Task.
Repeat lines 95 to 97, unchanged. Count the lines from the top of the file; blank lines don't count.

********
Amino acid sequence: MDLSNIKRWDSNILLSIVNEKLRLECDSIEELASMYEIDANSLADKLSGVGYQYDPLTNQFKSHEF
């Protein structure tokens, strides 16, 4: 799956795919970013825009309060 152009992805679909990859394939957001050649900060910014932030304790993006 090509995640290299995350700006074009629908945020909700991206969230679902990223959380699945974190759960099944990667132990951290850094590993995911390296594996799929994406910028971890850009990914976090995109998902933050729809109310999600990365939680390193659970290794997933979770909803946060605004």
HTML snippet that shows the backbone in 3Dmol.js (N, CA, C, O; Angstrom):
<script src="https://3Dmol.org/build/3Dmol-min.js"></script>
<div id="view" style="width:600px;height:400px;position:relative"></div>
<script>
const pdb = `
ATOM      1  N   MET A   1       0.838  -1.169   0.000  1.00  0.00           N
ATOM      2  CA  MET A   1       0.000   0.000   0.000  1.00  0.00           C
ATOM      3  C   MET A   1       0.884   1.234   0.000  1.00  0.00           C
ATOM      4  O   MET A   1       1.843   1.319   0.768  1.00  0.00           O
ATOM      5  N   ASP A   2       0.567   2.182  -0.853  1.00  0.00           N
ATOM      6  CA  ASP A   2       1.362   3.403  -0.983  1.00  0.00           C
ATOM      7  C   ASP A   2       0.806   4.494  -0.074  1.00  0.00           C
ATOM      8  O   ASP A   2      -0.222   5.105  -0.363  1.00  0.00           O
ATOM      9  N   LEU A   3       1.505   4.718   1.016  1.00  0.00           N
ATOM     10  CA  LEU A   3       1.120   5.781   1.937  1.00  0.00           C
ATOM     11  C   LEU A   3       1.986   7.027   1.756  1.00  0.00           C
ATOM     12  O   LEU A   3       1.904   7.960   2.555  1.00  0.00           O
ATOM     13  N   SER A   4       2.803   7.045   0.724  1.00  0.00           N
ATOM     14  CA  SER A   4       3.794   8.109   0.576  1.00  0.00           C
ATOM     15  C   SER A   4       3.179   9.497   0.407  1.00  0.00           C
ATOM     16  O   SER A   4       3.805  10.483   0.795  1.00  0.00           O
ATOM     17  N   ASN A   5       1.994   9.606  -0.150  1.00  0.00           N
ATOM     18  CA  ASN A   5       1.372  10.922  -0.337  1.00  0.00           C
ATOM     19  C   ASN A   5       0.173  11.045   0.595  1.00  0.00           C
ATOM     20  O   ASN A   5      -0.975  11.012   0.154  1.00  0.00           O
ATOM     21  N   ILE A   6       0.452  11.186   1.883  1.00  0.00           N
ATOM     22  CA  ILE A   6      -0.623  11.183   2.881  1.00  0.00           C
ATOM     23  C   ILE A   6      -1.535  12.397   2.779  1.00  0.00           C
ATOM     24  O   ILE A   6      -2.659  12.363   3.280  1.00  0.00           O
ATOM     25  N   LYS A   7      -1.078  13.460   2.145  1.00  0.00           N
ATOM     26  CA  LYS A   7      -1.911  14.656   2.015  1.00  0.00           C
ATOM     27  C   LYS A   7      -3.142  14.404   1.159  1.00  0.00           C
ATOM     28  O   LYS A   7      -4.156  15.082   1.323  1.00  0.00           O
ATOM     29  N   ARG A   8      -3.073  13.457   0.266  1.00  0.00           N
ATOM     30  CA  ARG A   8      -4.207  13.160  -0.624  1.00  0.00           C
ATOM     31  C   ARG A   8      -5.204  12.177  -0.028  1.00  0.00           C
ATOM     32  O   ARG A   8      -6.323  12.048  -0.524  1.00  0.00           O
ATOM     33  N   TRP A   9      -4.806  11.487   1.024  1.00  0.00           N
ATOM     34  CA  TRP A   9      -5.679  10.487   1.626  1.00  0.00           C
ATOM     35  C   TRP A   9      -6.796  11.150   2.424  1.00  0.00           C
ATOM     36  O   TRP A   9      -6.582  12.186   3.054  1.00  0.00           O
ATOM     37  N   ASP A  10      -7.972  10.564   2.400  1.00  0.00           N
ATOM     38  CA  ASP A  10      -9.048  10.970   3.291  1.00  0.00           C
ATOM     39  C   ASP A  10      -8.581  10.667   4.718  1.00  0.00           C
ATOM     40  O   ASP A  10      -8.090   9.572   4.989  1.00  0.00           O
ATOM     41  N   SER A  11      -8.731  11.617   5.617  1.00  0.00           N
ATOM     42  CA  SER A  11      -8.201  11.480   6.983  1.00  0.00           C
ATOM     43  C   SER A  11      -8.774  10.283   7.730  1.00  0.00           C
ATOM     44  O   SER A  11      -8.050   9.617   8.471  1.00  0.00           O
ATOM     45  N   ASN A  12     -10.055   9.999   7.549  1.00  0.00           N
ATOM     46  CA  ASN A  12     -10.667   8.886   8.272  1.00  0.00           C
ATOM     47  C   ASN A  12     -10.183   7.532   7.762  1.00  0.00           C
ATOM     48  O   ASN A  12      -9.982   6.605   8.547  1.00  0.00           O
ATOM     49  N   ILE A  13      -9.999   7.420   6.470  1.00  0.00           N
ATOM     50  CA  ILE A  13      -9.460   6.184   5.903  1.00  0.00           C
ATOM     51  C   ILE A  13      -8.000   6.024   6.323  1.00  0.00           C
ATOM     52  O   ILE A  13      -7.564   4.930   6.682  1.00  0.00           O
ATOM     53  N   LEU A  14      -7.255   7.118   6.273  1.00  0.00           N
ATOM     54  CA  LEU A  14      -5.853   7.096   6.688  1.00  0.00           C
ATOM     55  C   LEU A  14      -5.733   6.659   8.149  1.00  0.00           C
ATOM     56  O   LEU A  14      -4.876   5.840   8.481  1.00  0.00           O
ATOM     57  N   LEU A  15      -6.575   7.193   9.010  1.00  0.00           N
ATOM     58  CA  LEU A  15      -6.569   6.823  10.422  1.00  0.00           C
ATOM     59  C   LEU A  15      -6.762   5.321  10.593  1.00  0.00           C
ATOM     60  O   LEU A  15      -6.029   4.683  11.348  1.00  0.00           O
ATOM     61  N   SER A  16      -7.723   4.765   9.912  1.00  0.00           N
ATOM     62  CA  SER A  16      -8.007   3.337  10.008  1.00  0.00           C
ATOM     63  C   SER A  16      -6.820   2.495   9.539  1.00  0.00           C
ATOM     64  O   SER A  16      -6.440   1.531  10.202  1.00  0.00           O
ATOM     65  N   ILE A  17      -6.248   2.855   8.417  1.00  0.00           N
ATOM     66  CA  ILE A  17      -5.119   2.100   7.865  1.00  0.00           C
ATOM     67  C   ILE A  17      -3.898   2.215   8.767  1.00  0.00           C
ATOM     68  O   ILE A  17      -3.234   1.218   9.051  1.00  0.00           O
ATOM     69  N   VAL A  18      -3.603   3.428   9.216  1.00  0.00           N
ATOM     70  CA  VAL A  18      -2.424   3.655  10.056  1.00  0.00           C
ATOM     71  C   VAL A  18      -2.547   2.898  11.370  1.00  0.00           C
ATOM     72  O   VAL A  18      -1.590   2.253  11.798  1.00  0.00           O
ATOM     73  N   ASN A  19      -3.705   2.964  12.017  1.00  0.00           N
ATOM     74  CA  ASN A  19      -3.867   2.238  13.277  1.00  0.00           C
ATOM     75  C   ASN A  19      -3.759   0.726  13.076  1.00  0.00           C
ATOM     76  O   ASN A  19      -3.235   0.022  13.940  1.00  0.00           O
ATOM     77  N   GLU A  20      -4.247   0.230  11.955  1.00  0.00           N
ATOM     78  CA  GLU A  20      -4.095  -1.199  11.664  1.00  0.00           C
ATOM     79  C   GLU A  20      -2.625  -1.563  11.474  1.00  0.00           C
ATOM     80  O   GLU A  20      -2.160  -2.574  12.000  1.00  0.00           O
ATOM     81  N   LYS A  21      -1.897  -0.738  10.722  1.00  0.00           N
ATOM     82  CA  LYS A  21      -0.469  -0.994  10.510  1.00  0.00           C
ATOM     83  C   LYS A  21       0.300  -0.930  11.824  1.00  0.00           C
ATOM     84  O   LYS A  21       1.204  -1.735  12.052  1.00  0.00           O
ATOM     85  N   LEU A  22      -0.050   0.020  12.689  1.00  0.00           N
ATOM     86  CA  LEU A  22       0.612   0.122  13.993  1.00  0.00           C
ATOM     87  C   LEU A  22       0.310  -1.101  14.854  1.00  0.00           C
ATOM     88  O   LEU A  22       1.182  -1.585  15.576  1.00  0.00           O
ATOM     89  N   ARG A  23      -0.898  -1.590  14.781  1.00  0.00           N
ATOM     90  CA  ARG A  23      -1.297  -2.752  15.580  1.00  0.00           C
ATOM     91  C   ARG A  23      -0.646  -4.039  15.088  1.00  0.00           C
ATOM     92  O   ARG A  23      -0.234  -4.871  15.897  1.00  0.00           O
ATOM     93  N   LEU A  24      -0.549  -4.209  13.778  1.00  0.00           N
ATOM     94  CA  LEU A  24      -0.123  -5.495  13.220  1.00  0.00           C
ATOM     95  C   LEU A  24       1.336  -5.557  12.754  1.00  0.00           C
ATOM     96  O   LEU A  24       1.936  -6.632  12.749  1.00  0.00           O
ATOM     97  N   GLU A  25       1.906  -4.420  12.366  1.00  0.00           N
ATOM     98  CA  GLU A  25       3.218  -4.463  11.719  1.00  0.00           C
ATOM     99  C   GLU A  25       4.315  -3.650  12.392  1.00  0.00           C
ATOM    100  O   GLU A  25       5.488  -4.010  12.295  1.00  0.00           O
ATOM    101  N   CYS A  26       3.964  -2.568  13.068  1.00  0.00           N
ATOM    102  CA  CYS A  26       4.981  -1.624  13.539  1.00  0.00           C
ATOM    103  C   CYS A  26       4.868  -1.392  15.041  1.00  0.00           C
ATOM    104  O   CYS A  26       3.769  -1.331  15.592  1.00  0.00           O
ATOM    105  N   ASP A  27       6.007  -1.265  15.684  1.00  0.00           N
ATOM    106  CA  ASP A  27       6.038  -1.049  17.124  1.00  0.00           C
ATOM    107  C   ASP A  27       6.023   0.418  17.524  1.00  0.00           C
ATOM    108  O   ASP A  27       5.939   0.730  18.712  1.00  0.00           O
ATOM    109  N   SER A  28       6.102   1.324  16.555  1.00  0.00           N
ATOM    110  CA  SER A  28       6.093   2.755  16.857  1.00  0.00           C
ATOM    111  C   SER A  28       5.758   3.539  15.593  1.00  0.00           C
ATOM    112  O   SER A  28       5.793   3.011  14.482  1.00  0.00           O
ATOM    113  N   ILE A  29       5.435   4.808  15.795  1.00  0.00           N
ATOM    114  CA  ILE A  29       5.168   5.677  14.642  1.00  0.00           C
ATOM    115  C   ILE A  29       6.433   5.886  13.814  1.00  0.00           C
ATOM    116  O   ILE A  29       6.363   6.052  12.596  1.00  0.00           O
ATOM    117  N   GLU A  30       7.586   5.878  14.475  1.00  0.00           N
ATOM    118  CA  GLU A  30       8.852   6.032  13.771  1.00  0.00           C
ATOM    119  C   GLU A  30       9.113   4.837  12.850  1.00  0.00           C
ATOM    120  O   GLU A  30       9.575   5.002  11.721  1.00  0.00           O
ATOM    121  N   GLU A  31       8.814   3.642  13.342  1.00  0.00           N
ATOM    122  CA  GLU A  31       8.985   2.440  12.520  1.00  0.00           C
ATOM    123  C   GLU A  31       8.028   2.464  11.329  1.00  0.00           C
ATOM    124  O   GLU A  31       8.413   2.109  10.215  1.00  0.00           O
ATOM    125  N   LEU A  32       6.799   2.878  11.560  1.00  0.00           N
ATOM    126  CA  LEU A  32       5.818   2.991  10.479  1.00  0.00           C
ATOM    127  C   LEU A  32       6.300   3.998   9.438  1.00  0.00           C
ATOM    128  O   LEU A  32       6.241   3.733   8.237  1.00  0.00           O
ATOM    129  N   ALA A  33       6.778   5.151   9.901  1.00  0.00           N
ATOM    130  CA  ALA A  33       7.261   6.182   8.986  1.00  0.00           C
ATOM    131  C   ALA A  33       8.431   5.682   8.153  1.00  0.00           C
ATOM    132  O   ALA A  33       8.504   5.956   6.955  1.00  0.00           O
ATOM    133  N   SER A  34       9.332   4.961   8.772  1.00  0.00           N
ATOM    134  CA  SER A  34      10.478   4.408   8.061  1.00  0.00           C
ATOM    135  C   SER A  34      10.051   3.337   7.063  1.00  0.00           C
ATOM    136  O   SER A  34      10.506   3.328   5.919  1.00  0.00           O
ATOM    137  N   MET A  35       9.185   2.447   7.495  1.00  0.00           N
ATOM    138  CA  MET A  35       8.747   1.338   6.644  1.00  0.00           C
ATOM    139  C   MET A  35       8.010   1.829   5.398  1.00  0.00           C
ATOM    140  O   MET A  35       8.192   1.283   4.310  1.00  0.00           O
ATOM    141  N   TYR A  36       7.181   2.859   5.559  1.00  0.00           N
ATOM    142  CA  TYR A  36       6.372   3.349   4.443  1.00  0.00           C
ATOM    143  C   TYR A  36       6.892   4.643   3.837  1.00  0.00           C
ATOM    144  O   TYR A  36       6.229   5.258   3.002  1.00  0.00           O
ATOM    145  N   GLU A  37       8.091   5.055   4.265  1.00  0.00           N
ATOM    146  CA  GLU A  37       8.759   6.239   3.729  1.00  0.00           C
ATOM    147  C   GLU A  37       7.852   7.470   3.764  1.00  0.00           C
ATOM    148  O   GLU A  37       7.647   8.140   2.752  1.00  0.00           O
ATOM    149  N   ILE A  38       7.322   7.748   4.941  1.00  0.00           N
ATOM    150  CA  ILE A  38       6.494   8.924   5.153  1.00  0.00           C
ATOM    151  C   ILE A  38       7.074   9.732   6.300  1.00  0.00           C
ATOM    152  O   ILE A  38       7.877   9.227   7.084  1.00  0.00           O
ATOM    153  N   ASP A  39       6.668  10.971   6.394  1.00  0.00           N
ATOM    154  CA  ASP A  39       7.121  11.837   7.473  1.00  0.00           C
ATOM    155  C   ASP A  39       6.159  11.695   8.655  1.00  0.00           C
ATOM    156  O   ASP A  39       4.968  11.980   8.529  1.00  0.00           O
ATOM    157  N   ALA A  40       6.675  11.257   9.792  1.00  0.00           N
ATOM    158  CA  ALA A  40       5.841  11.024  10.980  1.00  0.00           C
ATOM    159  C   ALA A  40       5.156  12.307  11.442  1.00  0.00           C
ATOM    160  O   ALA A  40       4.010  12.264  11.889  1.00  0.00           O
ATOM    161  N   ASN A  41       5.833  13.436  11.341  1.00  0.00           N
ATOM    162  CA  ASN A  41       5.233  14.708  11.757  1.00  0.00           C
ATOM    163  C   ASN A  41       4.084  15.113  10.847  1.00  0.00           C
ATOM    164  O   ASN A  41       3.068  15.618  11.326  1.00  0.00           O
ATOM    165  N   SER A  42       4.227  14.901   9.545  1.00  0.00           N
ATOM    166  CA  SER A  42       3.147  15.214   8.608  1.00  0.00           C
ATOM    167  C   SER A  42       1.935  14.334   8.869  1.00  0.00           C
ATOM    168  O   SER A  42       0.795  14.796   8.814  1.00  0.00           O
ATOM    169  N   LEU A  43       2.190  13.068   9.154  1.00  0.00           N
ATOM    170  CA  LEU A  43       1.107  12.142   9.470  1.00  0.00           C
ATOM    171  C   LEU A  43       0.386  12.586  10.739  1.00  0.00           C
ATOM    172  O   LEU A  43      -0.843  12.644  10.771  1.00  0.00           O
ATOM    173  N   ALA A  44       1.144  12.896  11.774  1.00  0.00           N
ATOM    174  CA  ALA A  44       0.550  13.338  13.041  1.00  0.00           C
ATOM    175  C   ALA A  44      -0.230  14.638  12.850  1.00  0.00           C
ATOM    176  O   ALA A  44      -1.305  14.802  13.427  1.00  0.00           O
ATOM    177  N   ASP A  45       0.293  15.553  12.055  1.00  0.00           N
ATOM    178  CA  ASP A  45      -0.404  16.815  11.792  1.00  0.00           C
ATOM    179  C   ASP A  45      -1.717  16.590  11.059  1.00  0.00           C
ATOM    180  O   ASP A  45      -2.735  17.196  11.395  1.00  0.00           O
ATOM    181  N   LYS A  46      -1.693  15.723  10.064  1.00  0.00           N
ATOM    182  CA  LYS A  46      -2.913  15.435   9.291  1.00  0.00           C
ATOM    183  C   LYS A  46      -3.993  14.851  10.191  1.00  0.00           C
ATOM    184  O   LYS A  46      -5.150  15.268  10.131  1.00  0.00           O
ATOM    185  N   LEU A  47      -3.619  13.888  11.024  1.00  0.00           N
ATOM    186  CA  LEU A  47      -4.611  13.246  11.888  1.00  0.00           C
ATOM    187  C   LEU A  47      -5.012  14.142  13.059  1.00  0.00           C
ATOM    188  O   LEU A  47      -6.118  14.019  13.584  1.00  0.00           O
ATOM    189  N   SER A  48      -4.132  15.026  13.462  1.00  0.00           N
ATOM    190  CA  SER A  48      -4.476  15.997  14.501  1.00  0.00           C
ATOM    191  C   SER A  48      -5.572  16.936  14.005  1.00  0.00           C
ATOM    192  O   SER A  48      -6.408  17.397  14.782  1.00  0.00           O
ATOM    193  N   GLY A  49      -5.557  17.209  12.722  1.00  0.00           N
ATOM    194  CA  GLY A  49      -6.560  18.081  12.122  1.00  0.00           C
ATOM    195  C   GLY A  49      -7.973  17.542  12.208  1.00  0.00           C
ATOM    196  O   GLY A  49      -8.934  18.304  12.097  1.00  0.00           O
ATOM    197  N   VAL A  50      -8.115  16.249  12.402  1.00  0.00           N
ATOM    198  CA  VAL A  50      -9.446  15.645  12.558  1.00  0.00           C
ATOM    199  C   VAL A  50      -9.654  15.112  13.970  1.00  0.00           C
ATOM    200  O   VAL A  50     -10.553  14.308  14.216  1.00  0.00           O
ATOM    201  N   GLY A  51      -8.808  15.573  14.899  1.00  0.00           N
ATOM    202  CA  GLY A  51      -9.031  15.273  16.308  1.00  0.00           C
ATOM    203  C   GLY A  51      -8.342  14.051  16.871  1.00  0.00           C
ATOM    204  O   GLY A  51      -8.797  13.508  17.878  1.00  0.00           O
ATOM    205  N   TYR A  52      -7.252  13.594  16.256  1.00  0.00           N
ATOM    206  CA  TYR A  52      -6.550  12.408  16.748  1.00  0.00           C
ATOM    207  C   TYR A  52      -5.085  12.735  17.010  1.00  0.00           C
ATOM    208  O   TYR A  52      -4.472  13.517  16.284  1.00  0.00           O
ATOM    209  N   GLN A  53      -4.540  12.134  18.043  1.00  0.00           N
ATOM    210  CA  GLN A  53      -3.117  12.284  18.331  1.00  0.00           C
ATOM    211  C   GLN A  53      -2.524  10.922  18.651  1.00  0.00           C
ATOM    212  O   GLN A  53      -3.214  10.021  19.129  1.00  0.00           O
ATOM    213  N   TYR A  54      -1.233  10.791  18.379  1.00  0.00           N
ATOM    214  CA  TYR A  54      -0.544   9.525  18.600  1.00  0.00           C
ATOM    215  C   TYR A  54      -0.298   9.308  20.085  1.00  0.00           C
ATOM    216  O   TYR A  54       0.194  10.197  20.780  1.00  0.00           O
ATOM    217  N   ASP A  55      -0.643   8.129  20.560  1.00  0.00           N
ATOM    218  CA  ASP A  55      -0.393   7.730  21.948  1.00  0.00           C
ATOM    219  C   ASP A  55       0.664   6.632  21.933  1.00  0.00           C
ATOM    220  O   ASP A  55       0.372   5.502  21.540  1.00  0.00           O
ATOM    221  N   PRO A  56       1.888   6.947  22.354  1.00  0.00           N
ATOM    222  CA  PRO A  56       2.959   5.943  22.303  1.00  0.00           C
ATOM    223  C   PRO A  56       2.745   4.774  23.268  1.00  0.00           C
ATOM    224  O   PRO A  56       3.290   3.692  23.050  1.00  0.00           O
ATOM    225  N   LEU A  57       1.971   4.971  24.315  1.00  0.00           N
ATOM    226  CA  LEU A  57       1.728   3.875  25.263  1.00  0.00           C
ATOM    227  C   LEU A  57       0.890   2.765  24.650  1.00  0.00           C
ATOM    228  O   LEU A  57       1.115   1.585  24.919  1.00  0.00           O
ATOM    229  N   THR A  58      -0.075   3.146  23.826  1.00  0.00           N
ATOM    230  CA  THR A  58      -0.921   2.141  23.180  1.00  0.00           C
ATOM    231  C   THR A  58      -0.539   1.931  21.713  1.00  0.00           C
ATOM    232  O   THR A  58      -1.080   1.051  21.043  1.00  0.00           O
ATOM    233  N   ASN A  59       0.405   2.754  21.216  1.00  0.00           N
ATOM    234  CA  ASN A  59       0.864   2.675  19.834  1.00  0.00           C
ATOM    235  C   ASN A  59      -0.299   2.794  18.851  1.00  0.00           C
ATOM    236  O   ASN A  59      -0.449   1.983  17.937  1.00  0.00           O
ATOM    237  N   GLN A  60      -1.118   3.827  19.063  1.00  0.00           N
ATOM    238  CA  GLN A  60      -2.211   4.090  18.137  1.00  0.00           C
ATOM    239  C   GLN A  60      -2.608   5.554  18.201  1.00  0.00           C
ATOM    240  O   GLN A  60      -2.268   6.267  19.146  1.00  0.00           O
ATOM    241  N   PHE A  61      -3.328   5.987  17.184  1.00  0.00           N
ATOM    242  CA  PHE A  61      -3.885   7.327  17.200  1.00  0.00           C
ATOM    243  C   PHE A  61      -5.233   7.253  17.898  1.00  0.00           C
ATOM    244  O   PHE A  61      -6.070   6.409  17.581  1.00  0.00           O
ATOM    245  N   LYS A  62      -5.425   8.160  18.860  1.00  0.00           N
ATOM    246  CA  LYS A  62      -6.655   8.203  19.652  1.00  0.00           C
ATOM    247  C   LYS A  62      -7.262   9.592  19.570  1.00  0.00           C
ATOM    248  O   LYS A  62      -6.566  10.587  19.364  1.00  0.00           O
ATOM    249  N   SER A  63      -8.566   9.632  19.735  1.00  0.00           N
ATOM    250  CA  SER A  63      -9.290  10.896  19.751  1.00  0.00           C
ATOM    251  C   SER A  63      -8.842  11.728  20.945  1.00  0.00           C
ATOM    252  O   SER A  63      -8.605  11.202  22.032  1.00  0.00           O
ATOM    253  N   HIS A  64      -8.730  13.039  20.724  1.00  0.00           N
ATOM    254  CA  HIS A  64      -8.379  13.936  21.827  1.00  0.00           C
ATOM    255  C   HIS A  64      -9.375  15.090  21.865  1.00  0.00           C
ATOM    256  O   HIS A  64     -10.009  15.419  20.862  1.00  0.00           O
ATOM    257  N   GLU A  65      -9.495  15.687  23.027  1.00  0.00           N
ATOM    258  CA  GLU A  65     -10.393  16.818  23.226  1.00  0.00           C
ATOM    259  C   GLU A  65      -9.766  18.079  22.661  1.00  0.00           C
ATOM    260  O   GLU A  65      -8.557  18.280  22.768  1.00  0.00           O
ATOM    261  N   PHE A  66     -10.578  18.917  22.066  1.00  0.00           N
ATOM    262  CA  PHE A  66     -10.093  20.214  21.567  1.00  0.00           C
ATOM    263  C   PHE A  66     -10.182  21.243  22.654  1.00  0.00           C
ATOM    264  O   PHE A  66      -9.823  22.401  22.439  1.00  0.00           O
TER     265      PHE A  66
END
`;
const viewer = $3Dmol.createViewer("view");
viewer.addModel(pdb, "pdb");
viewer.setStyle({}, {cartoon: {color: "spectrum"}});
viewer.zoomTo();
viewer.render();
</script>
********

ATOM     88  O   LEU A  22       1.182  -1.585  15.576  1.00  0.00           O
ATOM     89  N   ARG A  23      -0.898  -1.590  14.781  1.00  0.00           N
ATOM     90  CA  ARG A  23      -1.297  -2.752  15.580  1.00  0.00           C